Piano Concerto No 2 (Bartok)

From Wind Repertory Project
Béla Bartók

Béla Bartók

This entire concerto bears the designation Sz. 95, BB 101. However, only the first movement of the concerto is appropriate for wind ensemble. and piano.

General Info

Year: 1932
Duration: c. 9:00
Difficulty: VI (see Ratings for explanation)
Publisher: Boosey & Hawkes
Cost: Score and Parts - Rental


1. Allegro – 9:13

Instrumentation (1st movement only)

Solo Piano
Piccolo (doubling Flute III)
Flute I-II
Oboe I-II
Bassoon I-II
B-flat/A Clarinet I-II
C Trumpet I-II-III
Horn in F I-II-III-IV
Trombone I-II-III
Percussion (2 players), including:

  • Bass Drum
  • Snare Drum
  • Tambourine
  • Triangle


None discovered thus far.

Program Notes

Bartók’s less hair-raising, but longer, companion to the 1926 concerto. He said he wanted a work “less bristling with difficulties for the orchestra and whose thematic material would be more pleasing”. He characterized this concerto’s themes as ‘“light and popular”, which, given Bartók’s recent history, they are – comparatively.

- Program Note from publisher

Béla Bartók's Piano Concerto No. 2 in G major, Sz. 95, BB 101 (1930–31) is the second of three piano concerti, and is notorious for being one of the most difficult pieces in the repertoire. The composer intended the second concerto to be more attractive than the first.

In approaching the composition, Bartók wanted the music to be more contrapuntal. He also wanted to simplify his music (like many of his contemporaries), but his use of counterpoint in this piece makes for an extremely complicated piece of music. This aspect had proven particularly troublesome in the First Concerto, so much so, in fact, that the New York Philharmonic, which was to have given the premiere, could not master it in time, and Bartók's Rhapsody had to be substituted into the program. The composer himself acknowledged that the piano part was arduous and later said that the concerto "is a bit difficult—one might even say very difficult!—as much for orchestra as for audience." He apparently tried to offset that with the Second Concerto, which has enjoyed both critical acclaim and worldwide popularity. Indeed, Bartók himself claimed in a 1939 article to have composed this concerto as a direct contrast to the First. Nonetheless, the concerto is notorious for its difficulty.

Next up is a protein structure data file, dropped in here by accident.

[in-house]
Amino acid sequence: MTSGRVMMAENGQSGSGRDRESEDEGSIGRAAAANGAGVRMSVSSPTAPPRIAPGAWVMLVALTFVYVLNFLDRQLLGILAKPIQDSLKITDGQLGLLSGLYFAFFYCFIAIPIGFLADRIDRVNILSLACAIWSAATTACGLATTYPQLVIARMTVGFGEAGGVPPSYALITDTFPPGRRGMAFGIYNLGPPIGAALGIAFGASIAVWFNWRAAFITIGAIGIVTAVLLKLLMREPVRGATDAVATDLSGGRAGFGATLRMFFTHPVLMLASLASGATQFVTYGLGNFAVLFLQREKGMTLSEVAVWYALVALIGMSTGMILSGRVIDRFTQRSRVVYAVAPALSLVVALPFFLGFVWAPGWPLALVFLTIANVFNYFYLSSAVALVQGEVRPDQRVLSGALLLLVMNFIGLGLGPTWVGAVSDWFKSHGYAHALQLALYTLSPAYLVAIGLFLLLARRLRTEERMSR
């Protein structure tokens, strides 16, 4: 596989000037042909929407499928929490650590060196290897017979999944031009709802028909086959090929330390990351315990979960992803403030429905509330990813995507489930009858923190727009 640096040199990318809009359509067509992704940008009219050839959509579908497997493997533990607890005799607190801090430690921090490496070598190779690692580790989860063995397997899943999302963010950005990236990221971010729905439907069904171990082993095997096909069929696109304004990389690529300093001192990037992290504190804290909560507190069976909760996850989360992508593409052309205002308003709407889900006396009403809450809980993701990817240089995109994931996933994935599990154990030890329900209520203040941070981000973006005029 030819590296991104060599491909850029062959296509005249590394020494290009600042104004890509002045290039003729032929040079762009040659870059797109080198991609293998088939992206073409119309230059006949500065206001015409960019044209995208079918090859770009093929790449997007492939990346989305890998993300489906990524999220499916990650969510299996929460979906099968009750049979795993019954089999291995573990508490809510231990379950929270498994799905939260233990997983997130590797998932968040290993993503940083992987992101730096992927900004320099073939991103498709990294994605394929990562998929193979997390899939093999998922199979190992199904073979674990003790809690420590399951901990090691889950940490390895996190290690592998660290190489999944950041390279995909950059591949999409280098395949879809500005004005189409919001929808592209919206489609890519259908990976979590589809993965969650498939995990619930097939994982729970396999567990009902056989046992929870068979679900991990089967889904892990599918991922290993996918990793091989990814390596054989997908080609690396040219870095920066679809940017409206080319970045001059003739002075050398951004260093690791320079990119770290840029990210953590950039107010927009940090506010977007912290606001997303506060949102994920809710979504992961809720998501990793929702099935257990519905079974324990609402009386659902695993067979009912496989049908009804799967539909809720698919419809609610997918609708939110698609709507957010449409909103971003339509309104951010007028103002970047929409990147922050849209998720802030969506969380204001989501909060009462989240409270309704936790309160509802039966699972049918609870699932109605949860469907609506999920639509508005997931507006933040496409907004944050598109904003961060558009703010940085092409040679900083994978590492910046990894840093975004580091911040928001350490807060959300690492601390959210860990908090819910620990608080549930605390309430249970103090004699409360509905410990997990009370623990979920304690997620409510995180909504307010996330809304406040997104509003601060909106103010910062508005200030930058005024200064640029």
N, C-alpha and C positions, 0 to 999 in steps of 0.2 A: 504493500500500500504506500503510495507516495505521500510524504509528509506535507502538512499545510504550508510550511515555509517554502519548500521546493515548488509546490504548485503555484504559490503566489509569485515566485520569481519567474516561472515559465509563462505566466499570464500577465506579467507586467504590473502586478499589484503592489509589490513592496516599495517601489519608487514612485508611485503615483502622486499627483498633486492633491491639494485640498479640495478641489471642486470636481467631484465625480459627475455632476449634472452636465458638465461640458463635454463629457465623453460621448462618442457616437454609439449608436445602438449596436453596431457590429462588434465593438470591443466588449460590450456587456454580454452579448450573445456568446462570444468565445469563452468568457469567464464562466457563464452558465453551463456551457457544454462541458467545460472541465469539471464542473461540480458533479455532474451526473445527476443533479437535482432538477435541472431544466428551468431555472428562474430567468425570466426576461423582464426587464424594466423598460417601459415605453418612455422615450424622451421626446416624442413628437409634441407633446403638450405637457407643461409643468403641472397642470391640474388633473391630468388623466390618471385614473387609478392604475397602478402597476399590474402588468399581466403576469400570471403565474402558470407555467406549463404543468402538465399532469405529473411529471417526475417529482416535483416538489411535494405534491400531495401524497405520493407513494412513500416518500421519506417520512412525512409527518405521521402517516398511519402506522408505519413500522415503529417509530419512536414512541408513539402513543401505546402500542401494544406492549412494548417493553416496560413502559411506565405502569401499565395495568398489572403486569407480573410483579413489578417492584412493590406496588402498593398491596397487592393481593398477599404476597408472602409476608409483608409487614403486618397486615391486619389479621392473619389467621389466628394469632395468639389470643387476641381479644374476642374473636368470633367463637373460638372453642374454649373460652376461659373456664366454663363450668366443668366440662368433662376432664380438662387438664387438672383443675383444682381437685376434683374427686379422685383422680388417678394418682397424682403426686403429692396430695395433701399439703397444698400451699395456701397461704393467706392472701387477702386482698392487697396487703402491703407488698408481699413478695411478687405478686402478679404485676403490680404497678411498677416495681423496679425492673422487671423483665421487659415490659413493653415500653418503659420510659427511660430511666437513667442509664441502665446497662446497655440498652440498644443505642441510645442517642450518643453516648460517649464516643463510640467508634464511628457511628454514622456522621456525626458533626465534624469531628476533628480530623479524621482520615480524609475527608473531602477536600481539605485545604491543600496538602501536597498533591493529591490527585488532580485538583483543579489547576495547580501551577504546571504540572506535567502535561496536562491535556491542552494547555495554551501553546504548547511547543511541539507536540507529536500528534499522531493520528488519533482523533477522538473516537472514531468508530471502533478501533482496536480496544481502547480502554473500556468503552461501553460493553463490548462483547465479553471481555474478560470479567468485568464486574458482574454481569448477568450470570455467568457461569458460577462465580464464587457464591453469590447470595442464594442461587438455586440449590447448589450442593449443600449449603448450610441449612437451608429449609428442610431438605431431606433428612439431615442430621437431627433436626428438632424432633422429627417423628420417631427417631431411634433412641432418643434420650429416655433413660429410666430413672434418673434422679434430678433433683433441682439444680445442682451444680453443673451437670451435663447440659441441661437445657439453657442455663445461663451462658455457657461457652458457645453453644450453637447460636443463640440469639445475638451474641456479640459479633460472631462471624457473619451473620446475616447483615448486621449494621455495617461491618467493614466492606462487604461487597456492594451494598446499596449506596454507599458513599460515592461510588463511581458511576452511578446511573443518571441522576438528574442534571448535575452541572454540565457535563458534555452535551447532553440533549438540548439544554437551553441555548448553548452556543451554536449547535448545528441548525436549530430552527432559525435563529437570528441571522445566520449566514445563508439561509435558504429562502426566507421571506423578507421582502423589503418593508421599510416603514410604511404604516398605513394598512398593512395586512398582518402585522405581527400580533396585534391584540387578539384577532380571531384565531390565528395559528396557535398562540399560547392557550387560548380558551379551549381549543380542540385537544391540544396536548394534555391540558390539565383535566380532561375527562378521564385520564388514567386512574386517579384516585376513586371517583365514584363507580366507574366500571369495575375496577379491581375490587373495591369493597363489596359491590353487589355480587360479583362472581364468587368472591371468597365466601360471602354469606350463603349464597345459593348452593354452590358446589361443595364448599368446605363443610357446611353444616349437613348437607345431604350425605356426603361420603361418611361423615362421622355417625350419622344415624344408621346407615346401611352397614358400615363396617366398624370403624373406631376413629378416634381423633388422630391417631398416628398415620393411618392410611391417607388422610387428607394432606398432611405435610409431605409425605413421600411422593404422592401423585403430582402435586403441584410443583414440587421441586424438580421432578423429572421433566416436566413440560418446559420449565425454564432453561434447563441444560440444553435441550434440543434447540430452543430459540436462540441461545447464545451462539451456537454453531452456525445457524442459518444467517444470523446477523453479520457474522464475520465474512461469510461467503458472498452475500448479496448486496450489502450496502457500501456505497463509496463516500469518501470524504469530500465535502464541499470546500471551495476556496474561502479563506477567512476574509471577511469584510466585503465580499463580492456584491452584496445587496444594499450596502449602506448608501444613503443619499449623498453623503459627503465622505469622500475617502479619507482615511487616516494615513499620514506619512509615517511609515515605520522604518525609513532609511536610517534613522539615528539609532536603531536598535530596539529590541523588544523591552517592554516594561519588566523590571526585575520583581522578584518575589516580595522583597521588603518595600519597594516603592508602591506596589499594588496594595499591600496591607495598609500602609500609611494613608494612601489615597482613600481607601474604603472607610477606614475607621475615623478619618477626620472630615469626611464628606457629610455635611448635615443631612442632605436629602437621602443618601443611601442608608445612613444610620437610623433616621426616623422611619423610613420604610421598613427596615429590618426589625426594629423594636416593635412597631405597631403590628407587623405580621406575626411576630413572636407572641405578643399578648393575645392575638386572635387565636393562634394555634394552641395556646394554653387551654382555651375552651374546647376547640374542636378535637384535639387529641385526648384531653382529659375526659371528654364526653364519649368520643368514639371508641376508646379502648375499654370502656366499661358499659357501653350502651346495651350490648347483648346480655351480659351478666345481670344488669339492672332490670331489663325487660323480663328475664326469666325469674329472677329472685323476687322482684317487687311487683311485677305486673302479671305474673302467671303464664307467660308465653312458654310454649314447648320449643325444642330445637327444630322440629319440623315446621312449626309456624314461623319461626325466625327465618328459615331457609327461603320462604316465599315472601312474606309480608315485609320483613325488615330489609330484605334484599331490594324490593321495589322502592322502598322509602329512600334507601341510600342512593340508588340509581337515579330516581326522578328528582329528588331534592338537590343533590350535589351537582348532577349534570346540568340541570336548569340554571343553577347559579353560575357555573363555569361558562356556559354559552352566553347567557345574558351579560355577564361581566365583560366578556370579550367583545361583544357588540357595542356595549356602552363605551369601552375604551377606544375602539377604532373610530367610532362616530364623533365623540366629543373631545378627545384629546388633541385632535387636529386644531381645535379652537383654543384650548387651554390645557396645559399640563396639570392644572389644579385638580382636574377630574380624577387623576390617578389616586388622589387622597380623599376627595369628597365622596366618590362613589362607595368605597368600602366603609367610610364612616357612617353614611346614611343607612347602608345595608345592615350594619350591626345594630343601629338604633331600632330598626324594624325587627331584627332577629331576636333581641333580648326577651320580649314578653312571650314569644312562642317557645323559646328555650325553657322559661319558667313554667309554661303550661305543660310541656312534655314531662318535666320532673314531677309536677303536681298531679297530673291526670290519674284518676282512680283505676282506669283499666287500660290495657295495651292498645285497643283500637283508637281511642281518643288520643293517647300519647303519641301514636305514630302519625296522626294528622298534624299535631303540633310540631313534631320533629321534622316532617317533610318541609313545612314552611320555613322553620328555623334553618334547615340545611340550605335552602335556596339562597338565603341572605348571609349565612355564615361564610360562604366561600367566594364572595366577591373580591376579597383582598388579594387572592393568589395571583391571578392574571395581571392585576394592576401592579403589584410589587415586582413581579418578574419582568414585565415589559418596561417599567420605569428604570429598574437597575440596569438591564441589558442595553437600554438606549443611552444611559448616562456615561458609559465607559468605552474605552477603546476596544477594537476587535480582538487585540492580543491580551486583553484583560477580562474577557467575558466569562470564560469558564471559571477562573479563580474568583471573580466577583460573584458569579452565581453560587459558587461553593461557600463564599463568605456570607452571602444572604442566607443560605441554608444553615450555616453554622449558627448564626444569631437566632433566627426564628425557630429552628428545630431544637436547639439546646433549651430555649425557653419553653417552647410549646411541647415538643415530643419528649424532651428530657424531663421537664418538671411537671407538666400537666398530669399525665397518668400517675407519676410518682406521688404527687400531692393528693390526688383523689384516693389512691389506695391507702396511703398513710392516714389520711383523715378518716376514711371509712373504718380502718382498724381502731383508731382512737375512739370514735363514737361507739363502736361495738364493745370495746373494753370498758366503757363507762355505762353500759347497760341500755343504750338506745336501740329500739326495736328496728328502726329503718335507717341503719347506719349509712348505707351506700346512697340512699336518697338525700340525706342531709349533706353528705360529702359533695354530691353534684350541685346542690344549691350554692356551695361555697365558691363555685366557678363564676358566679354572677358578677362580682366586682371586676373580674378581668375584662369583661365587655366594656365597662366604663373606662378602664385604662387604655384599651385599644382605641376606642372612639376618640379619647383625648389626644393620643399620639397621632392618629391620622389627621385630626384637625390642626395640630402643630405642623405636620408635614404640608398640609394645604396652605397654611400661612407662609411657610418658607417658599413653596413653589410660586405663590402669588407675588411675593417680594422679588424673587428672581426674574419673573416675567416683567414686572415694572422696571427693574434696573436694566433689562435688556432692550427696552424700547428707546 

The overall form of the Second Concerto is symmetrical—the tempo structure is fast-slow-fast-slow-fast—in the Bartókian manner that has come to be identified as arch form. The first movement, marked Allegro, is highlighted by the active, punctuating piano solo. The piano's quick, rhythmic pace and fragmentary scalar movement suggest the influence of Igor Stravinsky, and the ballet Petrushka (1910–11) in particular, while other characteristics point to The Firebird; the main theme of the movement, introduced by the trumpets, is a reference to The Firebird's finale.

- Program Note from Wikipedia

Concerto No. 2 was composed in 1930 and premiered by Béla Bartók in Frankfort, with Hans Rosbaud conducting, on January 23, 1933. Although composed for solo piano and full orchestra, the first movement, Allegro, is scored for piano, winds and percussion only. In this work Bartók's "clear springs" of folk music bubble to the surface in folklike tunes. In his 1931 discussion on "The Significance of Folk Music," Bartók wrote, "Every artist has the right to sink roots in the art of the past. It is not only his rights, but his duty."

- Program Note from Program Notes for Band


State Ratings

None discovered thus far.


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Works for Winds by This Composer

Adaptable Music

All Wind Works


  • Bartók, B. (1932). Concerto II, for Piano and Orchestra [score]. Boosey & Hawkes: New York.
  • Piano Concerto No. 2 (Bartók), Wikipedia
  • Smith, Norman E. (2002). Program Notes for Band. Chicago: GIA Publications, pp. 40.